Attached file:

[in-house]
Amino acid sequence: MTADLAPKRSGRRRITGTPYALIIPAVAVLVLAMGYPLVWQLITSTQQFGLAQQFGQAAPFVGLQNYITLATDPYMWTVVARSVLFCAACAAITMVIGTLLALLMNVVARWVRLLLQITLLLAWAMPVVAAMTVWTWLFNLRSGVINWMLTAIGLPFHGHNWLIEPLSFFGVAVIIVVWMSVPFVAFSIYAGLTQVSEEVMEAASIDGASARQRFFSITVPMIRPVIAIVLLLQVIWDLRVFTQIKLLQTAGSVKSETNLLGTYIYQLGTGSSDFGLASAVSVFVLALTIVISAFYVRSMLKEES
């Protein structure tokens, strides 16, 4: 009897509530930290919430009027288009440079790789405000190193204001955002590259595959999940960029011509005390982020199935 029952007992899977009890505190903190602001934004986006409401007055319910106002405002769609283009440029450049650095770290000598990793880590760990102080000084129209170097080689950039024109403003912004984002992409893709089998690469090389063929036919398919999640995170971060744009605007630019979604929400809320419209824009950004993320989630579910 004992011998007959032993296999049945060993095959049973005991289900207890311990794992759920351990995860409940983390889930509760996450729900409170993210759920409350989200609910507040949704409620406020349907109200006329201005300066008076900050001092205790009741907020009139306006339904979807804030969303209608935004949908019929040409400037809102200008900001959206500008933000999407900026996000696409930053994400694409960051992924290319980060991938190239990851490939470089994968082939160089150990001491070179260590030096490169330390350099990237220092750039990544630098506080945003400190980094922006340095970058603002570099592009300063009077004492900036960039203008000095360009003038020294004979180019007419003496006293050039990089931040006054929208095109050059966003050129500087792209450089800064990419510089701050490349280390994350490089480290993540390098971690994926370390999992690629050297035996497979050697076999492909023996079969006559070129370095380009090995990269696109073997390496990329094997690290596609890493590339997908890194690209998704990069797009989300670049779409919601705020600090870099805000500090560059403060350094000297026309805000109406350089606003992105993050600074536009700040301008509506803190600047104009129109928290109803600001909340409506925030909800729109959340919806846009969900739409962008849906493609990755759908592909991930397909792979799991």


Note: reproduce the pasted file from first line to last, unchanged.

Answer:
[in-house]
Amino acid sequence: MTADLAPKRSGRRRITGTPYALIIPAVAVLVLAMGYPLVWQLITSTQQFGLAQQFGQAAPFVGLQNYITLATDPYMWTVVARSVLFCAACAAITMVIGTLLALLMNVVARWVRLLLQITLLLAWAMPVVAAMTVWTWLFNLRSGVINWMLTAIGLPFHGHNWLIEPLSFFGVAVIIVVWMSVPFVAFSIYAGLTQVSEEVMEAASIDGASARQRFFSITVPMIRPVIAIVLLLQVIWDLRVFTQIKLLQTAGSVKSETNLLGTYIYQLGTGSSDFGLASAVSVFVLALTIVISAFYVRSMLKEES
């Protein structure tokens, strides 16, 4: 009897509530930290919430009027288009440079790789405000190193204001955002590259595959999940960029011509005390982020199935 029952007992899977009890505190903190602001934004986006409401007055319910106002405002769609283009440029450049650095770290000598990793880590760990102080000084129209170097080689950039024109403003912004984002992409893709089998690469090389063929036919398919999640995170971060744009605007630019979604929400809320419209824009950004993320989630579910 004992011998007959032993296999049945060993095959049973005991289900207890311990794992759920351990995860409940983390889930509760996450729900409170993210759920409350989200609910507040949704409620406020349907109200006329201005300066008076900050001092205790009741907020009139306006339904979807804030969303209608935004949908019929040409400037809102200008900001959206500008933000999407900026996000696409930053994400694409960051992924290319980060991938190239990851490939470089994968082939160089150990001491070179260590030096490169330390350099990237220092750039990544630098506080945003400190980094922006340095970058603002570099592009300063009077004492900036960039203008000095360009003038020294004979180019007419003496006293050039990089931040006054929208095109050059966003050129500087792209450089800064990419510089701050490349280390994350490089480290993540390098971690994926370390999992690629050297035996497979050697076999492909023996079969006559070129370095380009090995990269696109073997390496990329094997690290596609890493590339997908890194690209998704990069797009989300670049779409919601705020600090870099805000500090560059403060350094000297026309805000109406350089606003992105993050600074536009700040301008509506803190600047104009129109928290109803600001909340409506925030909800729109959340919806846009969900739409962008849906493609990755759908592909991930397909792979799991």